Competition can spring up anywhere these days. Your best defense is to dominate a niche. Serving just one type of client -- personal injury lawyers -- has helped CJ Advertising and two related firms in Nashville build hard-to-match expertise and grow net revenue to $15 million. "By being very focused," says CEO Arnie Malham, "we constantly spot new opportunities to help our clients succeed."
2. Hire a robot
It's not a novelty anymore. It's a necessity for growing profitably in many fields. That's why German firms have nearly twice the robots per capita as those in the U.S. Robotic equipment has increased production volume 30% and reduced plant headcount by two-thirds at the Closet Doctor, a maker of organizers in Lincoln, Calif., says president Derrek Holland. The company expects $1.25 million in sales this year.
3. Share your assets
Consumers have caught on quickly to the benefits of renting out their homes through Airbnb and saving on auto costs with Zipcar. It's time for every CEO to look for ways to maximize unused assets, whether that means sharing office space or underemployed workers with other firms. One company I know worked out a deal with a noncompeting startup to use its pricey CAD equipment at night.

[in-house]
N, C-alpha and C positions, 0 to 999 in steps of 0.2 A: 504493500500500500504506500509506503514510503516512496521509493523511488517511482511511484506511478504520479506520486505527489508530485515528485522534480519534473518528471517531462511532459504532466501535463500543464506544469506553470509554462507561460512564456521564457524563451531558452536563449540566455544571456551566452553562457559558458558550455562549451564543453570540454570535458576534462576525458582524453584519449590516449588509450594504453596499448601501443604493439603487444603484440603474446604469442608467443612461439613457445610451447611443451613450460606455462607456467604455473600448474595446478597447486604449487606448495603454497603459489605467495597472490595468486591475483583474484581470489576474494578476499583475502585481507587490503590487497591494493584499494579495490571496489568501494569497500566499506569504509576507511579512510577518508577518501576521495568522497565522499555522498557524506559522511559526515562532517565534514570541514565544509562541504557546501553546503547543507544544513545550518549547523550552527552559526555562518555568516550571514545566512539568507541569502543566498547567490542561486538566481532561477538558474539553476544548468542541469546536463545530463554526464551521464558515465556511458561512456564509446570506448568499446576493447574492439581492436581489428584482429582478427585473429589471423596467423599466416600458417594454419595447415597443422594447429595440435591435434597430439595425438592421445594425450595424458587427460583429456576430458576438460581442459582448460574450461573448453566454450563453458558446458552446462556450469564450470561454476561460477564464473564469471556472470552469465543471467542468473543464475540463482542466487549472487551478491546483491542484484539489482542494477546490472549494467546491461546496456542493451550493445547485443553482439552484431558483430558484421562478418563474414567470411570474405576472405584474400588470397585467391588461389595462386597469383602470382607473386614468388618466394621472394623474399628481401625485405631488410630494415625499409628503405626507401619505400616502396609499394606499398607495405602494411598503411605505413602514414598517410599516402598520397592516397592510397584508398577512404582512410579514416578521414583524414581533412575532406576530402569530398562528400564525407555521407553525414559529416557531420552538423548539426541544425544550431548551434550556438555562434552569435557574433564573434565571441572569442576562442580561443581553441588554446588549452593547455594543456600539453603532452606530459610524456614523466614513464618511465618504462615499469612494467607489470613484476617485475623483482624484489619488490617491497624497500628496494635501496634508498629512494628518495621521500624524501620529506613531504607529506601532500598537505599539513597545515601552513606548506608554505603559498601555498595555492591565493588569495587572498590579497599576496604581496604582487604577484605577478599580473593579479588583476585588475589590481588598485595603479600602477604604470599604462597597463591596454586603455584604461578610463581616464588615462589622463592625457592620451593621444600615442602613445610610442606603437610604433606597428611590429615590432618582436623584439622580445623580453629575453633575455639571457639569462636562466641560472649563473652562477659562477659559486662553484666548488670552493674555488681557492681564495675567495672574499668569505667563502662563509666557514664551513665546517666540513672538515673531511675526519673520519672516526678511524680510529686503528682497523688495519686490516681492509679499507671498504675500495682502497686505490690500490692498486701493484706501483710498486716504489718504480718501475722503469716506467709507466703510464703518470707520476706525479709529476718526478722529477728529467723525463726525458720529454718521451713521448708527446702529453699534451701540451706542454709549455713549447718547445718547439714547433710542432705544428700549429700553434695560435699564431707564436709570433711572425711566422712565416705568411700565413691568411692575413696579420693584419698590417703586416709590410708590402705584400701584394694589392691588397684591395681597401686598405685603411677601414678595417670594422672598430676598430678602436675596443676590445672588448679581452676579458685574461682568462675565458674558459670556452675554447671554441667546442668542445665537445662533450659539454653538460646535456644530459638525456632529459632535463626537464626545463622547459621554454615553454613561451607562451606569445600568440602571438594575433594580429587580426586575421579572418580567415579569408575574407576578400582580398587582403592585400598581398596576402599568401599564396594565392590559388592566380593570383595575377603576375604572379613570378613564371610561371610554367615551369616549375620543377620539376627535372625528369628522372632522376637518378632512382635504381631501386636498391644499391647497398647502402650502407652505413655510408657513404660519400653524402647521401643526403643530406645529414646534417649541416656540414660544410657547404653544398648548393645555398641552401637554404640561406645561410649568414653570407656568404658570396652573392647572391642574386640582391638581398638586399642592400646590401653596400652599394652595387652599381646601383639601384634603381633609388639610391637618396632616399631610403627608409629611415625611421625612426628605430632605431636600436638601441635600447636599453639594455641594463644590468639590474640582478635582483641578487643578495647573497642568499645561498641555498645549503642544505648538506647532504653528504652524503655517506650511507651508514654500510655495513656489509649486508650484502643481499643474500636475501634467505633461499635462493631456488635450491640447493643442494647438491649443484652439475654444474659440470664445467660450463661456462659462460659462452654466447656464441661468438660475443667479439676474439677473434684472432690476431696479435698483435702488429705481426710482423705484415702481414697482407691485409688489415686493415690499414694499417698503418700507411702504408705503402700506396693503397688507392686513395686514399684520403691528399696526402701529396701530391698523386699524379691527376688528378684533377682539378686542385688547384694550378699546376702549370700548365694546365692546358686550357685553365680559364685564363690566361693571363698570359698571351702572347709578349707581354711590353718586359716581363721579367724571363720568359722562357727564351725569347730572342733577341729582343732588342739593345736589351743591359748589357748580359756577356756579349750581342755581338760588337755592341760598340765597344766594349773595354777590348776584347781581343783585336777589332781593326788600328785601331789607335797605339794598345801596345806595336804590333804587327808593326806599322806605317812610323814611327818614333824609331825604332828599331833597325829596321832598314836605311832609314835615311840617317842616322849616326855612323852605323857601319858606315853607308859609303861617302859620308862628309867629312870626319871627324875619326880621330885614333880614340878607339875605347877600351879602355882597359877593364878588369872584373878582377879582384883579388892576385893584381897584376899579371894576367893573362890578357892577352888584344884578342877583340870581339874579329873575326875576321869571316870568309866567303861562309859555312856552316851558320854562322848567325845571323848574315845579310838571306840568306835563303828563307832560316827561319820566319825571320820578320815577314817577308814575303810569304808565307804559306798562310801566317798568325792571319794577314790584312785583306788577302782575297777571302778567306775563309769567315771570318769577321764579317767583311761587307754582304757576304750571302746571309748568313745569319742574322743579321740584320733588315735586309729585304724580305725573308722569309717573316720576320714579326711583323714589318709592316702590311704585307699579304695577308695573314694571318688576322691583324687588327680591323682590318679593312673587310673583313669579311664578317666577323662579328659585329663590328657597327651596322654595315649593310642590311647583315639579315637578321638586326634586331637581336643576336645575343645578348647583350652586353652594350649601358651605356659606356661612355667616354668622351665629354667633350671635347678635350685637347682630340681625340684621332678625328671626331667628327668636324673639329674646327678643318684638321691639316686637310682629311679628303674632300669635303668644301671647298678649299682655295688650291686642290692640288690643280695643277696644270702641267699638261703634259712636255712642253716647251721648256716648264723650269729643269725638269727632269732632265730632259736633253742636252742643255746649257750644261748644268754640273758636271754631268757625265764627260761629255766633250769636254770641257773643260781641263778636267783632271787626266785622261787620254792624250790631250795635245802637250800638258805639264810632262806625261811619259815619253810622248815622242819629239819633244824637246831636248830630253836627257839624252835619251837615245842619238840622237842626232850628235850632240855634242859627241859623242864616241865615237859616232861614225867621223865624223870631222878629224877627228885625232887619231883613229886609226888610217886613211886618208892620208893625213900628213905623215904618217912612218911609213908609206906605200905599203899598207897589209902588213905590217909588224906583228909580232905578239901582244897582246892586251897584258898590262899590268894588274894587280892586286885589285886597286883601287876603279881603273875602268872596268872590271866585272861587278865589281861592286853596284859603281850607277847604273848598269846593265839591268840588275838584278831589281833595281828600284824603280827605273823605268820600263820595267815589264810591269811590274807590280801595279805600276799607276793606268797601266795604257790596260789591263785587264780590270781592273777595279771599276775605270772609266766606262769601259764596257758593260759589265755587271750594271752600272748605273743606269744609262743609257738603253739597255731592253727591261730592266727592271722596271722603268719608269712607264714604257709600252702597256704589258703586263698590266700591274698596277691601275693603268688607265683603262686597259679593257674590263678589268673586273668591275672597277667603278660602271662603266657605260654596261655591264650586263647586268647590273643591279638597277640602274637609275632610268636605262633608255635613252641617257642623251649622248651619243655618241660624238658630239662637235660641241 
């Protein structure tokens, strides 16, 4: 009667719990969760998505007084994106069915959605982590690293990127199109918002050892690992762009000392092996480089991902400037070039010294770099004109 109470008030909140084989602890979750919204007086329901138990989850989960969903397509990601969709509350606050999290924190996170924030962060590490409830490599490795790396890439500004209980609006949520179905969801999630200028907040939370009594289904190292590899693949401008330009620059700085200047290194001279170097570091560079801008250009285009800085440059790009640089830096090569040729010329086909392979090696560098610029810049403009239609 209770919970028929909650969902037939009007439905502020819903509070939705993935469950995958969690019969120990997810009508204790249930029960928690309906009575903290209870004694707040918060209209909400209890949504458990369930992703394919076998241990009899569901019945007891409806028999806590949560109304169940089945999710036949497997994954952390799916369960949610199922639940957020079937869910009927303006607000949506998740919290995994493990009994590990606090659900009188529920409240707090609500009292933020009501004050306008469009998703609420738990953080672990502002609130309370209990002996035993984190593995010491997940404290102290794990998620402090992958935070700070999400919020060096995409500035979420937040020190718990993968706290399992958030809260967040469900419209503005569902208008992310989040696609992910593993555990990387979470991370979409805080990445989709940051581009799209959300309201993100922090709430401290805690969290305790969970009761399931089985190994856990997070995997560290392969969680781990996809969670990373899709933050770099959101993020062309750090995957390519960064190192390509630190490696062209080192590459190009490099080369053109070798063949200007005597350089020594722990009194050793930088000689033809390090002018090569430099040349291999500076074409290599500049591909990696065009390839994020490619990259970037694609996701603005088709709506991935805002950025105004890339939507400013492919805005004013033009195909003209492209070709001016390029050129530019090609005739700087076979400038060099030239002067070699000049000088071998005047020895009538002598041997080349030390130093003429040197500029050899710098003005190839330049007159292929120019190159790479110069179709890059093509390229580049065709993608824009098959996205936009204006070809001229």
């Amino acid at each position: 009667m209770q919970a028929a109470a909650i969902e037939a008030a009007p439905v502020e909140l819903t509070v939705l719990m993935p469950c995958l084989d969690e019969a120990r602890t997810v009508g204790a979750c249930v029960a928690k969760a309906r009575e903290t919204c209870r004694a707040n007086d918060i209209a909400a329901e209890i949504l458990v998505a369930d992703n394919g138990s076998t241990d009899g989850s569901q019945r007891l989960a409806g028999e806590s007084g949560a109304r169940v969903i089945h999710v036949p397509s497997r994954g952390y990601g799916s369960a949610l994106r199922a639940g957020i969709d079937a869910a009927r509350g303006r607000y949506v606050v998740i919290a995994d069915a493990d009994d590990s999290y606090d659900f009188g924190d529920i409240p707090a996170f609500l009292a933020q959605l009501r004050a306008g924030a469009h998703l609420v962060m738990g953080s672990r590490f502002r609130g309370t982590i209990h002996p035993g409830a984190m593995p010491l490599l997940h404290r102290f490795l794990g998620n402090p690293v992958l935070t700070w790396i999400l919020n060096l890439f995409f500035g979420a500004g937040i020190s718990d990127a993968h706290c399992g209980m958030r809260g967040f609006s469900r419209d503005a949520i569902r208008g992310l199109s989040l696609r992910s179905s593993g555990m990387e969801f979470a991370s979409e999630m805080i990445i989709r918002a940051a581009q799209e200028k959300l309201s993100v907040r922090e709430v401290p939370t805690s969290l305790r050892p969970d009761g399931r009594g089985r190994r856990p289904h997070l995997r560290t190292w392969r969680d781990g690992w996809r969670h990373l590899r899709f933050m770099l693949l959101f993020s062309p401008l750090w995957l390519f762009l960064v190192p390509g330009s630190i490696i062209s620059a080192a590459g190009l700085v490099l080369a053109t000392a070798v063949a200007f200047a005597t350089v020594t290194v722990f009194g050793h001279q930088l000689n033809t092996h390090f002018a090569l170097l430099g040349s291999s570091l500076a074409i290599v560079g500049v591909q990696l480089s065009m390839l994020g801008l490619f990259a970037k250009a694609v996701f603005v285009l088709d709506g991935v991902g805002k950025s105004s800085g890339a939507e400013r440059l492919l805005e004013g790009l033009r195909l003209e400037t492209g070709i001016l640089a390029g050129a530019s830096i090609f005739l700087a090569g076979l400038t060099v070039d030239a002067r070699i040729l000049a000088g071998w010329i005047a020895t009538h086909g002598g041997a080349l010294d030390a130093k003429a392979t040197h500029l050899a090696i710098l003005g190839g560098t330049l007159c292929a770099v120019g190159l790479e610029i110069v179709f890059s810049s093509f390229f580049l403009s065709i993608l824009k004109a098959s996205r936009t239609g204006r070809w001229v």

4. Get customer-financed
The best and cheapest source of capital is your customers. If banks and VCs aren't biting, make 2014 the year you go back to the future and do what Ben and Jerry did in the 1980s: Ask customers to invest in your growth. They used a direct public offering, but today crowdfunding makes raising money easier. Or ask customers to pay you in advance. It beats paying 30% interest to an alternative lender.
|Why you should pay off your car loan ASAP|
|Americans have fallen in love with real estate once again|
|Satya Nadella needs more than one trick to fix Microsoft|
|The new war between the states: Are income taxes to blame?|
|China's soil pollution: It's much worse than you think|